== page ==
What is the best anxiety and introversion book for you?
A good book can turn your fears into freedom, fast!
Some people who suffer from anxiety and introversion may find that self help books can help them cope with their feelings and also assist and support them in getting help if there is needed. In this post I mention the Top 2 best books for anxiety sufferers in my opinion. I have rated these two based on what I've read.
Anxiety Rebalance: All The Answers You Need to Overcome Anxiety and Depression by Carl Vernon
Anxiety Rebalance: All The Answers You Need to Overcome Anxiety and Depression
When you are suffering from Anxiety it is likely that you have a lot of unanswered questions going on in your mind. These questions might be playing on your thoughts. All this does it add stress and panic to your mind causing even more problems. This book can help answer your questions and therefore setting your mind at ease and giving you some relief from the panic you might be experiencing.
"Throughout the fifteen years I battled with anxiety and depression I was constantly looking for a cure, until I realized I was looking for answers that didnít exist. Donít waste another minute." In this refreshingly honest and open book, Carl Vernon shares his personal experience and the principles he used to go from being housebound to helping others across the world overcome anxiety and depression.
Quiet: The Power of Introverts in a World That Can't Stop Talking by Susan Cain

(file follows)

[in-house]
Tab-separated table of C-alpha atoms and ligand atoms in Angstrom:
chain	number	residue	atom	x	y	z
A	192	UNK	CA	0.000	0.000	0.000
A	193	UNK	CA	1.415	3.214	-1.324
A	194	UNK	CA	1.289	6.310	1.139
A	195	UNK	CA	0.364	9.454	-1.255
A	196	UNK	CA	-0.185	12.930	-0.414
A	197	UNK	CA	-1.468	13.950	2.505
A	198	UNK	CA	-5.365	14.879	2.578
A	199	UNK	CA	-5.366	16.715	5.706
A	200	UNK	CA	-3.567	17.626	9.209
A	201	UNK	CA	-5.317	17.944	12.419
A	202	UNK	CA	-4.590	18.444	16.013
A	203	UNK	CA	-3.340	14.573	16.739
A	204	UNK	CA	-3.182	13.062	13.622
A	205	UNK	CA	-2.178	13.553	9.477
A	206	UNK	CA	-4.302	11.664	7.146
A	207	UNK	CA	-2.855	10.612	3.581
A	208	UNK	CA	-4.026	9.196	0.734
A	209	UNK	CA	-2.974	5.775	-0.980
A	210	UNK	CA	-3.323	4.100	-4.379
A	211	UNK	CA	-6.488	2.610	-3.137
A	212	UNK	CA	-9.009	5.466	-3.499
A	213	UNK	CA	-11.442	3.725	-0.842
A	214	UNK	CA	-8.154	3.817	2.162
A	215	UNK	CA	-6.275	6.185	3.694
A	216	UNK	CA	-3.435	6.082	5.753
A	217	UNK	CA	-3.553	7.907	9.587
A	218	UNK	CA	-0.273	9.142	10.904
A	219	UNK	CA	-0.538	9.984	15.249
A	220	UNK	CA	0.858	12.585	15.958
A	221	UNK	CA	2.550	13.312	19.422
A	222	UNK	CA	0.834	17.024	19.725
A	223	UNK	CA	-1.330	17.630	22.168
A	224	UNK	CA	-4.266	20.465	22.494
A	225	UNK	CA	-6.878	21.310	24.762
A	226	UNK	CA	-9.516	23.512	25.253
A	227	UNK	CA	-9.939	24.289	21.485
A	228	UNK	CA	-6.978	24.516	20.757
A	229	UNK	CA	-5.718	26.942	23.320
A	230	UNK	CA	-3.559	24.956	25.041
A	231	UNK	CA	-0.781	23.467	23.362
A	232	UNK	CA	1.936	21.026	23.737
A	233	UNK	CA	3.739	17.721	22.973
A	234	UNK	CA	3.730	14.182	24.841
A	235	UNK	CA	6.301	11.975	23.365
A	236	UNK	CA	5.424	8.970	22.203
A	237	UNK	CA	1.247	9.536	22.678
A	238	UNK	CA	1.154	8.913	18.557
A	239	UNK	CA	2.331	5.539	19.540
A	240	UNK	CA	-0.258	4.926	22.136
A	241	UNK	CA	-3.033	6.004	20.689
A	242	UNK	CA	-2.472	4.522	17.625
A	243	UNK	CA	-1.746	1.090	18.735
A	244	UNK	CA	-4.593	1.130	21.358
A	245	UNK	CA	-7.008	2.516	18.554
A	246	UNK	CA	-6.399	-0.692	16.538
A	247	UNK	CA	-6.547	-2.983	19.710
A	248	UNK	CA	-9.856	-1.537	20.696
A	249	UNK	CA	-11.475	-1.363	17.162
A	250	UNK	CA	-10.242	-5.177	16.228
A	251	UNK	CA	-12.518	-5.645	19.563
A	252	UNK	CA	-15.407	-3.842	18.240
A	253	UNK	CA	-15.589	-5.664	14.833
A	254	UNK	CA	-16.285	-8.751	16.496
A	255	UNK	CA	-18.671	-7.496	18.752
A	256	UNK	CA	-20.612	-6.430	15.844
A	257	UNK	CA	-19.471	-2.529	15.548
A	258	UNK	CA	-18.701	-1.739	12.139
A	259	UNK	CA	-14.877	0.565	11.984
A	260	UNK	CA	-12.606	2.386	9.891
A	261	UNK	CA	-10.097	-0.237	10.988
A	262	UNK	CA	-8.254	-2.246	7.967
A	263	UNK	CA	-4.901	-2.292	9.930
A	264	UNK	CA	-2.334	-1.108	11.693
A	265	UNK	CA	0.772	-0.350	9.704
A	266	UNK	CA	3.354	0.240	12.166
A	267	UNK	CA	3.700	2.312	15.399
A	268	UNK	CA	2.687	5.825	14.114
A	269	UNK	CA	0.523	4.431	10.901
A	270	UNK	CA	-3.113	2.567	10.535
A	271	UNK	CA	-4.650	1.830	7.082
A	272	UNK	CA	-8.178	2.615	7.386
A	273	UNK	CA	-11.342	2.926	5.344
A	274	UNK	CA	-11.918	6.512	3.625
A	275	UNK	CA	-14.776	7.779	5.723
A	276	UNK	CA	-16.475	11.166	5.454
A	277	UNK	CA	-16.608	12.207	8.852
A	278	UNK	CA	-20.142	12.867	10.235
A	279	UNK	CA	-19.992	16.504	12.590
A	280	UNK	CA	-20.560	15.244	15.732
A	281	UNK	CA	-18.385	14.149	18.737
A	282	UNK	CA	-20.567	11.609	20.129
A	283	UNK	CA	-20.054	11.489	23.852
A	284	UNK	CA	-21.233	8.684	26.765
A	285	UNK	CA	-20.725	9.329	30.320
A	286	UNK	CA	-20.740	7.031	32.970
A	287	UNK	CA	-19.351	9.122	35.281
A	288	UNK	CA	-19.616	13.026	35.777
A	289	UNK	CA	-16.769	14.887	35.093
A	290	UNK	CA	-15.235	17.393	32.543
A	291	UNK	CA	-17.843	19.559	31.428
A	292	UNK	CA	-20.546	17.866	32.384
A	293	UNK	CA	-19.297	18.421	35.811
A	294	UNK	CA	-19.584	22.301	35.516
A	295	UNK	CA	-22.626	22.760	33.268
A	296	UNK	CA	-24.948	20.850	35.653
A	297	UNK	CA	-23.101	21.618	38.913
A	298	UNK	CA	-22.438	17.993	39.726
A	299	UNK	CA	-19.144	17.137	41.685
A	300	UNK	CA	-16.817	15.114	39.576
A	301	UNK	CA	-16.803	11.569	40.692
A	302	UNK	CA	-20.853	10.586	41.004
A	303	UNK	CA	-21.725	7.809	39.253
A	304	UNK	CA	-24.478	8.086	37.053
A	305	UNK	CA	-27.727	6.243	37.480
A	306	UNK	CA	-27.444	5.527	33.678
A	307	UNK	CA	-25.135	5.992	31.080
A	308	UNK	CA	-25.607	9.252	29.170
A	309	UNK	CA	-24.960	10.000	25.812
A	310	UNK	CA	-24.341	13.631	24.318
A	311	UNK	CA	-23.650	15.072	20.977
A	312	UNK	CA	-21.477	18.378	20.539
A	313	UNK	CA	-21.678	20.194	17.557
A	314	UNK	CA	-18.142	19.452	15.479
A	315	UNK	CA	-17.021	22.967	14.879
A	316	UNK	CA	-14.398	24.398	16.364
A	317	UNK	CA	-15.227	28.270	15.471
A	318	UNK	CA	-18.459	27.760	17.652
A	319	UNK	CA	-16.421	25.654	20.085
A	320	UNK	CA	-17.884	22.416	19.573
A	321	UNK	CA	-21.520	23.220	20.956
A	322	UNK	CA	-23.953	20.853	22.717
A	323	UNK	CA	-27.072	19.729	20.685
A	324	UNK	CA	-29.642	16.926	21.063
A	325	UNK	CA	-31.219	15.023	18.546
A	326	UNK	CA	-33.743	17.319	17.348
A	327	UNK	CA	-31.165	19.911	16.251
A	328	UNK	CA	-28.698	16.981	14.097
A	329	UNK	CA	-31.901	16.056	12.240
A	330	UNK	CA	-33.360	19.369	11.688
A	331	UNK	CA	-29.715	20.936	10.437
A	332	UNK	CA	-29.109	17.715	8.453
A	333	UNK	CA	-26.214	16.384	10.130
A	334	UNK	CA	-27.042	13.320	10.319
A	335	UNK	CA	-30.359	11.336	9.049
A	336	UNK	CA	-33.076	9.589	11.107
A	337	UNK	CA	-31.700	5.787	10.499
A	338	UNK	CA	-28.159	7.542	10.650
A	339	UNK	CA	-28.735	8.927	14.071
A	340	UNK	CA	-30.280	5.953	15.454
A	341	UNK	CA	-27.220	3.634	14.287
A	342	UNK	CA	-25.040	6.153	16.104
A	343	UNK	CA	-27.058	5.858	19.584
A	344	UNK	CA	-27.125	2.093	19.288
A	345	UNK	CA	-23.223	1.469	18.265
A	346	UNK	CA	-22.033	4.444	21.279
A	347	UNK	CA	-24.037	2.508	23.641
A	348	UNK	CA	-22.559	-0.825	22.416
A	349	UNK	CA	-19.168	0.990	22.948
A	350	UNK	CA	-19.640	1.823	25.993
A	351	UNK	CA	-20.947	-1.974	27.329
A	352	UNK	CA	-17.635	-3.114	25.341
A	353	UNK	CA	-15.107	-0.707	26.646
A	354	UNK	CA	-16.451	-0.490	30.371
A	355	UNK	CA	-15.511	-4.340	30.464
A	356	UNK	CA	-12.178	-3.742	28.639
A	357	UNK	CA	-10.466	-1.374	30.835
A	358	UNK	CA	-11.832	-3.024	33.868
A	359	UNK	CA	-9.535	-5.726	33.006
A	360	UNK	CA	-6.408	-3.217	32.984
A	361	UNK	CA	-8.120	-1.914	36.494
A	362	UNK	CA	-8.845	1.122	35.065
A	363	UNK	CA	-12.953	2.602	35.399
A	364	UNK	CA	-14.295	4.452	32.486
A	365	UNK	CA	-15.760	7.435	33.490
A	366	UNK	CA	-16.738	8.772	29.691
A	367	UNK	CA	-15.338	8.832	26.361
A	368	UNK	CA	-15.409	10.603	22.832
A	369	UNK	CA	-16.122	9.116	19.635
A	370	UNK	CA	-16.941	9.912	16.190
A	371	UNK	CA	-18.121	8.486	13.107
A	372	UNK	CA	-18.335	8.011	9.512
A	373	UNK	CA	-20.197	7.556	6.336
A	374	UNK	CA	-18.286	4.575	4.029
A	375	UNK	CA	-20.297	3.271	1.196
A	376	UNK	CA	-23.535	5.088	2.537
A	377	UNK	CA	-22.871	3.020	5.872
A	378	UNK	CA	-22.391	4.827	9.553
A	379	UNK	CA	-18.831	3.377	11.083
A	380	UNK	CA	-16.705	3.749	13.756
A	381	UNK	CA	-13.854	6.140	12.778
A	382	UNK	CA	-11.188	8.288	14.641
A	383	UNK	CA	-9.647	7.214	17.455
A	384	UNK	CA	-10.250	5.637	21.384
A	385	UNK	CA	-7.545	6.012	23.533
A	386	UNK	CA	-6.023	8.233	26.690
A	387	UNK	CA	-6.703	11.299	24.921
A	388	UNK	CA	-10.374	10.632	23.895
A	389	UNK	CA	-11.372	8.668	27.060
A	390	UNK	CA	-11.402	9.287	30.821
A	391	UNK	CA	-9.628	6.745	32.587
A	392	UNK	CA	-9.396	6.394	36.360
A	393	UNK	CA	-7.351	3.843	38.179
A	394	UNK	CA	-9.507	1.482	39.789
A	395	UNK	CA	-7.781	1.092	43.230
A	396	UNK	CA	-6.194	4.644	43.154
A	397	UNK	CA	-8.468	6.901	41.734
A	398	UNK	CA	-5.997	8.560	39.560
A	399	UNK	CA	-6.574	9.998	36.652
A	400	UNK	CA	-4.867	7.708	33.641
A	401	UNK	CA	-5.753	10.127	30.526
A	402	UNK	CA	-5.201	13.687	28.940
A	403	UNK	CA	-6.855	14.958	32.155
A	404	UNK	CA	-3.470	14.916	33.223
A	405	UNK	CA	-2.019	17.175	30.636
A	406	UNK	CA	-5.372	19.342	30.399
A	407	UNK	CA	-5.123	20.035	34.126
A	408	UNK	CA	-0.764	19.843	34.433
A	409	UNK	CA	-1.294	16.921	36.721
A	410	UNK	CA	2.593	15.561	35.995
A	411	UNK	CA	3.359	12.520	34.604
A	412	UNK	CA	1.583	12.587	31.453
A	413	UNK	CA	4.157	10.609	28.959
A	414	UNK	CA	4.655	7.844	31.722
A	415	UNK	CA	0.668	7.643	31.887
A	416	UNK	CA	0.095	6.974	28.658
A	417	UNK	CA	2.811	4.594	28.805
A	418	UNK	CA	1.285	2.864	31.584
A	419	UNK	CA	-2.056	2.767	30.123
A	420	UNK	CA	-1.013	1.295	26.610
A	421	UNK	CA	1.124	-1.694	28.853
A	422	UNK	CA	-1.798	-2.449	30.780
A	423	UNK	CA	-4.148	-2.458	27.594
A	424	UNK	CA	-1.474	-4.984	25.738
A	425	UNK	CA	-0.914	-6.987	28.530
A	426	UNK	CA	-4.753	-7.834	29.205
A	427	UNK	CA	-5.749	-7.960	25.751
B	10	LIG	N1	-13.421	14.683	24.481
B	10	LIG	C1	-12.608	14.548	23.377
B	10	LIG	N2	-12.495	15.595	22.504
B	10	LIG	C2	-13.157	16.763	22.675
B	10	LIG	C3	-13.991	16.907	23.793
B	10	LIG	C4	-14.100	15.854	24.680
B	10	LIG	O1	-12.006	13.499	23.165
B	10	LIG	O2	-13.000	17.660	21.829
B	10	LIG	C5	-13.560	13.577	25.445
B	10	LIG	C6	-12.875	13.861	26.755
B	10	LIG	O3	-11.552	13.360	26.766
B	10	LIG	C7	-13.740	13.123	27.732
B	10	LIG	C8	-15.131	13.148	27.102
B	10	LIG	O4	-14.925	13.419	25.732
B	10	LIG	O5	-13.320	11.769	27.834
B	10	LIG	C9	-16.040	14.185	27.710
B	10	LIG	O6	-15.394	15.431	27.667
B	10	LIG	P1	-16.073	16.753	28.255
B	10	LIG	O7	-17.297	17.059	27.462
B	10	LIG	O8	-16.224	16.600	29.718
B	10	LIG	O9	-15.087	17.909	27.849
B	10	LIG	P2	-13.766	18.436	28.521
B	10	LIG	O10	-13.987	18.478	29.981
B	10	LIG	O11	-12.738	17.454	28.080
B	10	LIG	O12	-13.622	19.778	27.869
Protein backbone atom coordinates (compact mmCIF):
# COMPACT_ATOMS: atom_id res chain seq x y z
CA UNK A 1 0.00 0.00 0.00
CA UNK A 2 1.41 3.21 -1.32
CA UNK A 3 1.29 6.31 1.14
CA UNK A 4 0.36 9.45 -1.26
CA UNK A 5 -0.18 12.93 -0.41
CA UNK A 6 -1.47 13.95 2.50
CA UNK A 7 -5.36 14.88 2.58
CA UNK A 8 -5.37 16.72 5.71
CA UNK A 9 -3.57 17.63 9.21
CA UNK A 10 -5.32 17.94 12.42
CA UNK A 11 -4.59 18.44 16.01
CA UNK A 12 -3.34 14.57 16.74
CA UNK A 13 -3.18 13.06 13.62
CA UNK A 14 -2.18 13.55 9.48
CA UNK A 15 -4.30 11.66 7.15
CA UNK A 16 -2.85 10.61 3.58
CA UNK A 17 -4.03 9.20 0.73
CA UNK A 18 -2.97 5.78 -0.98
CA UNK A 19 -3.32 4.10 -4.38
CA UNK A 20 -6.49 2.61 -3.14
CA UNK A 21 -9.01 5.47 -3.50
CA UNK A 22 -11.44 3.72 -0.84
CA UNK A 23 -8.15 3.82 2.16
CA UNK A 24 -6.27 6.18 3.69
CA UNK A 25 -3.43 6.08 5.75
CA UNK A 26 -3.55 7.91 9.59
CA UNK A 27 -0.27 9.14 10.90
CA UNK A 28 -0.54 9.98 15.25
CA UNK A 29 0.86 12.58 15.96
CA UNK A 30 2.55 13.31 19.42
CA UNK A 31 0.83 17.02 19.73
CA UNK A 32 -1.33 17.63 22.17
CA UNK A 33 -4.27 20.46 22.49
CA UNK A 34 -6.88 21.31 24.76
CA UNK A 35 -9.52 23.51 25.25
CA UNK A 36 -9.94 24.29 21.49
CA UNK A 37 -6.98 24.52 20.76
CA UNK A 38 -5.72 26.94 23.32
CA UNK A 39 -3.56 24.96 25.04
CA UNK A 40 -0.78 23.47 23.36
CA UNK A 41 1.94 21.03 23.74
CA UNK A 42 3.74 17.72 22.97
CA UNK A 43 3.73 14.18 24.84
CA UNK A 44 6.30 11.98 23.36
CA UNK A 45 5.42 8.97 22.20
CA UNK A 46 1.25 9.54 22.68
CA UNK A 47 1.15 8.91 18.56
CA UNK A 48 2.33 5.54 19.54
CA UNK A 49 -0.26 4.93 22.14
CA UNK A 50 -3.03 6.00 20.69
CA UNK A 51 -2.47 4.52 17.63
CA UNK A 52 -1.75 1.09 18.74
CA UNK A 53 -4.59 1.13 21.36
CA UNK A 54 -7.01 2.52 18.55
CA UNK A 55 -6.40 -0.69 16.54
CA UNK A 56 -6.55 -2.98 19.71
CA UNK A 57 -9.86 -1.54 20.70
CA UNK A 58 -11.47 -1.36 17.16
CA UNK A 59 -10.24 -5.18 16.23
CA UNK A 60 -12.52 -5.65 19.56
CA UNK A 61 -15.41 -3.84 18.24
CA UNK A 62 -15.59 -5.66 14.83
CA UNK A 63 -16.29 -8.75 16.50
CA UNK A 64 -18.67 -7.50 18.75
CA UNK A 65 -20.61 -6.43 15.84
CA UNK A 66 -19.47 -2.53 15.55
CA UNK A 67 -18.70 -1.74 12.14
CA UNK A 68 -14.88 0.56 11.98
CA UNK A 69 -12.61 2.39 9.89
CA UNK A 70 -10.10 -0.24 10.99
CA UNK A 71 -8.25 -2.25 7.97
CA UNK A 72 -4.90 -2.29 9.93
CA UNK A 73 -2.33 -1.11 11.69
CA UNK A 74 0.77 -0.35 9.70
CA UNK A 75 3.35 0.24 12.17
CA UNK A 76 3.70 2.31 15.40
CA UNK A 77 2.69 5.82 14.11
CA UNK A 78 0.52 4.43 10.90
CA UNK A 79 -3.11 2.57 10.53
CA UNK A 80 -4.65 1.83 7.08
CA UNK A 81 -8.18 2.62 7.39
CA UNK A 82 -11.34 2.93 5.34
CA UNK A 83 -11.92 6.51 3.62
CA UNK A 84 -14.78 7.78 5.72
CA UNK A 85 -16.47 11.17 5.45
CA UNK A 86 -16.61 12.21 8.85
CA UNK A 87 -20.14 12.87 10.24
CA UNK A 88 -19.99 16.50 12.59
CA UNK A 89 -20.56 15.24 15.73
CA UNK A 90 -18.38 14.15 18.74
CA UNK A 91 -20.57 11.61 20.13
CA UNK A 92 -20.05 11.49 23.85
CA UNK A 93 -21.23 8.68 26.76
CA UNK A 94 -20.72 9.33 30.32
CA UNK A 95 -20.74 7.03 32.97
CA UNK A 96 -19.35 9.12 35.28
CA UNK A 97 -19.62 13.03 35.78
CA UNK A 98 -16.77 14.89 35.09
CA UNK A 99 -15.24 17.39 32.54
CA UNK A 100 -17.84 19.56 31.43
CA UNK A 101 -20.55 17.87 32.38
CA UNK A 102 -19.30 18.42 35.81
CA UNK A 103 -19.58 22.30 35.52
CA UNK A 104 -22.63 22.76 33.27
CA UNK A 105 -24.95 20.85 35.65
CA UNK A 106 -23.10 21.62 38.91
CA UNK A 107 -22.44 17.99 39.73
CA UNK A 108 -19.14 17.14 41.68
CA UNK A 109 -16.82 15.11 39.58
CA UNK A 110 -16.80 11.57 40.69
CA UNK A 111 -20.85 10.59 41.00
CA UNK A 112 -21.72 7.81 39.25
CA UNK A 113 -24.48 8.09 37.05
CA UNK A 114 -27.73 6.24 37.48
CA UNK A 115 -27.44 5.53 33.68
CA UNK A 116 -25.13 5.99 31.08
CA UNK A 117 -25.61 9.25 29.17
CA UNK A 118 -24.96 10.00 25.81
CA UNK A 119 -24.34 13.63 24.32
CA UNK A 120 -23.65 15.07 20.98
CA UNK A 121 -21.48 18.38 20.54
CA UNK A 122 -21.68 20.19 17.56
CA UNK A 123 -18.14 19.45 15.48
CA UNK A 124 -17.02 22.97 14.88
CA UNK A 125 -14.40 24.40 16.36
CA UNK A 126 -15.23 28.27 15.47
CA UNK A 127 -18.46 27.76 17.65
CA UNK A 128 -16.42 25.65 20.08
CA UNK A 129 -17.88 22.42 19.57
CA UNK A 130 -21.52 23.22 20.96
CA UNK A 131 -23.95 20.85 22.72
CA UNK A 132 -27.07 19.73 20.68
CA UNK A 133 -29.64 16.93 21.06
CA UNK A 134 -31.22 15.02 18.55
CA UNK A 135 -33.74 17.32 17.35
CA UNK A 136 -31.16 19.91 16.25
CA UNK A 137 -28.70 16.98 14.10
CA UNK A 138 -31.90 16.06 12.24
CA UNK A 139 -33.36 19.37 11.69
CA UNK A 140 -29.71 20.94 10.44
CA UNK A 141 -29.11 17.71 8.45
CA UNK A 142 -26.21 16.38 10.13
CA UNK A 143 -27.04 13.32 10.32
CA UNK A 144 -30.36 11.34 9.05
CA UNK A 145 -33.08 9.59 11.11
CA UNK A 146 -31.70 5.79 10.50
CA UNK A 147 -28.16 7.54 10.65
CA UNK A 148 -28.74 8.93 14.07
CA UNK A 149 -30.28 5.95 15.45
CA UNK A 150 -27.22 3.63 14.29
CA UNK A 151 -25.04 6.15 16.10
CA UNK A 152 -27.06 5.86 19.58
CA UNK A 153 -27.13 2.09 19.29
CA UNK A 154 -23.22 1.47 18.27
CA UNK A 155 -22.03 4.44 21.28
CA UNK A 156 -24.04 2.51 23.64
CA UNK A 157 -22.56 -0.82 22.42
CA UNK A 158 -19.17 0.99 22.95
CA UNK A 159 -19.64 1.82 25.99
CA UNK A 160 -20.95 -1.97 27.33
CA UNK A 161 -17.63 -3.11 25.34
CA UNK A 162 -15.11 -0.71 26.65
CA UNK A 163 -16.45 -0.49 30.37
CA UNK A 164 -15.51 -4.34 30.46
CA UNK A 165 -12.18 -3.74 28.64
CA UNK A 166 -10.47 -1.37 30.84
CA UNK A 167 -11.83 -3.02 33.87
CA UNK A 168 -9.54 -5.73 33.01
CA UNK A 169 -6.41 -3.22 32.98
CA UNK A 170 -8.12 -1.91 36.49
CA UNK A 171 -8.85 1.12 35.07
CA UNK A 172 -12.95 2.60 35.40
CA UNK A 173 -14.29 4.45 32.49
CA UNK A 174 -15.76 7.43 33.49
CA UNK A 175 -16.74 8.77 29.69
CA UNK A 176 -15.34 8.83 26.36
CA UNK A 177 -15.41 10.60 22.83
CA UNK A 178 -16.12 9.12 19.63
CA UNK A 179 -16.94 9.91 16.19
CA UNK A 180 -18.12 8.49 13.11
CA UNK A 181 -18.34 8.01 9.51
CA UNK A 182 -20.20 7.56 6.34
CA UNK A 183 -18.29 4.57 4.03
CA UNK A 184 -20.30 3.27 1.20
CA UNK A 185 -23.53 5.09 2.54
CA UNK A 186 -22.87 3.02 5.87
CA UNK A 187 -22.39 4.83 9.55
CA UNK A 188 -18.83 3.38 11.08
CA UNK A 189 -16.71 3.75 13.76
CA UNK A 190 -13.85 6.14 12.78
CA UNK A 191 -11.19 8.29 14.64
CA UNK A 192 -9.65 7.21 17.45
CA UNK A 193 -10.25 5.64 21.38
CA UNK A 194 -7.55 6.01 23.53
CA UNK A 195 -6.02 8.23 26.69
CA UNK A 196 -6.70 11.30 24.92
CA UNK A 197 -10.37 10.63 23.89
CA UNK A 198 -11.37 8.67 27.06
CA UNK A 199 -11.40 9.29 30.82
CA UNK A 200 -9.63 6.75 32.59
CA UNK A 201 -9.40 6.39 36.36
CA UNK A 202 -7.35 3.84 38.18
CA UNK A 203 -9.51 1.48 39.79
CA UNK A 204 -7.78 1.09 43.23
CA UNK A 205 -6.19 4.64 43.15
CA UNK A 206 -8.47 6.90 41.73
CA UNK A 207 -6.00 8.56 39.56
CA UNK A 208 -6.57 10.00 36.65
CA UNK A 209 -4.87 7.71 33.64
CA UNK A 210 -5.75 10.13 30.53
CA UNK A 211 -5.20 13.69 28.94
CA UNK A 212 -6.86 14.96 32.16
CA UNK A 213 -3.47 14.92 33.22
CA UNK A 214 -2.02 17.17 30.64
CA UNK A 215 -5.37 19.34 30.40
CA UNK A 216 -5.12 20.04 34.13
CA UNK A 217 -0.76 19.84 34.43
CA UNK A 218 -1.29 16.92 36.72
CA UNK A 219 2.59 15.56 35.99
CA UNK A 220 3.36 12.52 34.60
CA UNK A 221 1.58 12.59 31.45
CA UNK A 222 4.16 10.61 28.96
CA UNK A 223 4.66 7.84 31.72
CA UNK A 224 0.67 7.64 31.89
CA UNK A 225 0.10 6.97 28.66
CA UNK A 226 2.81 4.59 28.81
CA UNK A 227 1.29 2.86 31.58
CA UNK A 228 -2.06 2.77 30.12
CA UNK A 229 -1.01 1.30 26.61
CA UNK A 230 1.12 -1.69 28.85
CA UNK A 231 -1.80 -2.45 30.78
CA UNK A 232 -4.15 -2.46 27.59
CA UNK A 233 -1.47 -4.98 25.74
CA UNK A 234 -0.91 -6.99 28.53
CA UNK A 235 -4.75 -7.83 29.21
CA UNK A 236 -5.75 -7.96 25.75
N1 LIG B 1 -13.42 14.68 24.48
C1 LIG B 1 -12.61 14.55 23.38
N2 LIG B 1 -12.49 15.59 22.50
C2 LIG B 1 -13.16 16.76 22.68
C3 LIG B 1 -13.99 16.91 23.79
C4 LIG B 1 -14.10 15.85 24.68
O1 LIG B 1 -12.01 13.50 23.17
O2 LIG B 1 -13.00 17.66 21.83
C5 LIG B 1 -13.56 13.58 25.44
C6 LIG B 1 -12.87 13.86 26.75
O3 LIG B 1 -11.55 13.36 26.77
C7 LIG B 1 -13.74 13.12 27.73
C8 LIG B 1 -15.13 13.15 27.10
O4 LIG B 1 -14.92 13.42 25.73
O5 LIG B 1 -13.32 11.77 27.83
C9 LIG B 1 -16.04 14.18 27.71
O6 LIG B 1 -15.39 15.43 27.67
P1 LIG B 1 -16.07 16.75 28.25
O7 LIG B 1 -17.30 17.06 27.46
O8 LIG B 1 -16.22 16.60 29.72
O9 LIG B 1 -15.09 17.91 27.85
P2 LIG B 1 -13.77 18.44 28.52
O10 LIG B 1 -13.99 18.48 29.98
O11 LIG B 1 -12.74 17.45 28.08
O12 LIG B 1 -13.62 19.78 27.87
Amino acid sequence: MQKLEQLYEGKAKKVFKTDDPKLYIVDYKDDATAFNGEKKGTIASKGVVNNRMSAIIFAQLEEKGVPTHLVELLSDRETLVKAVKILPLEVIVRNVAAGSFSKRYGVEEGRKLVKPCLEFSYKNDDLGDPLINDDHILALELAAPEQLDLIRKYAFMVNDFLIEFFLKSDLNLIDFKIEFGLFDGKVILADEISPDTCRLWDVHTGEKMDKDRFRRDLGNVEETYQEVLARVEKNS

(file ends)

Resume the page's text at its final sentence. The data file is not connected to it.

Quiet: The Power of Introverts in a World That Can't Stop Talking
When you're at a party, do you suddenly feel the desperate urge to escape somewhere "quiet" such as a toilet for example and just wait there for a while? Until I read Quiet, I thought it was just me. I'd see other partygoers grow increasingly effervescent as the night wore on and wonder why I felt so compelled to go home. I put it down to perhaps there is something wrong with me. But it's not, and its not just me. It's a trait shared by introverts the world over. We feel this way because our brains are sensitive to overstimulation. I am genuinely astonished by this news. In fact, I read much of Susan Cain's book shaking my head in wonder and thinking: "So that's why I'm like that! It's because I'm an introvert! Now it's fine for me to turn down party invitations or any other invitation. I never have to go to another party or anywhere like that again!"
We're "especially empathic". We think in an "unusually complex fashion". We prefer discussing "values and morality" to small talk about the weather. We "desire peace". We're "modest". The introvert child is an "orchid, who wilts easily", is prone to "depression, anxiety and shyness, but under the right conditions can grow strong and magnificent". Susan Cain, who left a career in corporate law and consulting, shares her personal philosophy and the research that started a movement to empower introverts.